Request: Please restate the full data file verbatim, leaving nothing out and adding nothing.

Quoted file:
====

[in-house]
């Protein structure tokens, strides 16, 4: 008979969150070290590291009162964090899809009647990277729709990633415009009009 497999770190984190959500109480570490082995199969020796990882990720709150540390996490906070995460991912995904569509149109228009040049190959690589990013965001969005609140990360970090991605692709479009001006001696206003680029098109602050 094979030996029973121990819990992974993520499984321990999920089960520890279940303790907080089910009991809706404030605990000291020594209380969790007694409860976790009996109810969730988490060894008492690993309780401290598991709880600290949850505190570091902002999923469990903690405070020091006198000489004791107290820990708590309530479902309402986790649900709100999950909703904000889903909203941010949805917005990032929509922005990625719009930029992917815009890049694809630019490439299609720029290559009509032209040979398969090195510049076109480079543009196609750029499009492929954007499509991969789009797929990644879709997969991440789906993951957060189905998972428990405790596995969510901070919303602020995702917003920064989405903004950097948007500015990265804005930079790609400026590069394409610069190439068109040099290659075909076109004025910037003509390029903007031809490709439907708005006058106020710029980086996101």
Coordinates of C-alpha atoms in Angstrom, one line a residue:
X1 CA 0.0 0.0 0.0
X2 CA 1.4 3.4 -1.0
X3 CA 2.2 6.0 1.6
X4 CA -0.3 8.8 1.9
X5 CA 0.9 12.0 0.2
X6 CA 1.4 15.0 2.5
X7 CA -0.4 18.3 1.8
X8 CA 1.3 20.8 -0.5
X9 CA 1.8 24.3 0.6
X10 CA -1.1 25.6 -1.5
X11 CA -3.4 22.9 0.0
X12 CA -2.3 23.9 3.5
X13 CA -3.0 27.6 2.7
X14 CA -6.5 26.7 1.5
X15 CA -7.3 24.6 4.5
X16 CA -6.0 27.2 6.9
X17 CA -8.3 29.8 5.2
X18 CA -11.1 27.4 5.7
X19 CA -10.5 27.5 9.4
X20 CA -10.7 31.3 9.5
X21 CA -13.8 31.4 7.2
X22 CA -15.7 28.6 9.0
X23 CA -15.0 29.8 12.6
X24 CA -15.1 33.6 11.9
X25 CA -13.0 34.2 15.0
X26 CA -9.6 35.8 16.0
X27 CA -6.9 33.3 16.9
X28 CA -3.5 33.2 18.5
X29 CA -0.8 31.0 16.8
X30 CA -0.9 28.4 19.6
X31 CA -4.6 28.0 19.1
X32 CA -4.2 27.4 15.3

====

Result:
[in-house]
């Protein structure tokens, strides 16, 4: 008979969150070290590291009162964090899809009647990277729709990633415009009009 497999770190984190959500109480570490082995199969020796990882990720709150540390996490906070995460991912995904569509149109228009040049190959690589990013965001969005609140990360970090991605692709479009001006001696206003680029098109602050 094979030996029973121990819990992974993520499984321990999920089960520890279940303790907080089910009991809706404030605990000291020594209380969790007694409860976790009996109810969730988490060894008492690993309780401290598991709880600290949850505190570091902002999923469990903690405070020091006198000489004791107290820990708590309530479902309402986790649900709100999950909703904000889903909203941010949805917005990032929509922005990625719009930029992917815009890049694809630019490439299609720029290559009509032209040979398969090195510049076109480079543009196609750029499009492929954007499509991969789009797929990644879709997969991440789906993951957060189905998972428990405790596995969510901070919303602020995702917003920064989405903004950097948007500015990265804005930079790609400026590069394409610069190439068109040099290659075909076109004025910037003509390029903007031809490709439907708005006058106020710029980086996101």
Coordinates of C-alpha atoms in Angstrom, one line a residue:
X1 CA 0.0 0.0 0.0
X2 CA 1.4 3.4 -1.0
X3 CA 2.2 6.0 1.6
X4 CA -0.3 8.8 1.9
X5 CA 0.9 12.0 0.2
X6 CA 1.4 15.0 2.5
X7 CA -0.4 18.3 1.8
X8 CA 1.3 20.8 -0.5
X9 CA 1.8 24.3 0.6
X10 CA -1.1 25.6 -1.5
X11 CA -3.4 22.9 0.0
X12 CA -2.3 23.9 3.5
X13 CA -3.0 27.6 2.7
X14 CA -6.5 26.7 1.5
X15 CA -7.3 24.6 4.5
X16 CA -6.0 27.2 6.9
X17 CA -8.3 29.8 5.2
X18 CA -11.1 27.4 5.7
X19 CA -10.5 27.5 9.4
X20 CA -10.7 31.3 9.5
X21 CA -13.8 31.4 7.2
X22 CA -15.7 28.6 9.0
X23 CA -15.0 29.8 12.6
X24 CA -15.1 33.6 11.9
X25 CA -13.0 34.2 15.0
X26 CA -9.6 35.8 16.0
X27 CA -6.9 33.3 16.9
X28 CA -3.5 33.2 18.5
X29 CA -0.8 31.0 16.8
X30 CA -0.9 28.4 19.6
X31 CA -4.6 28.0 19.1
X32 CA -4.2 27.4 15.3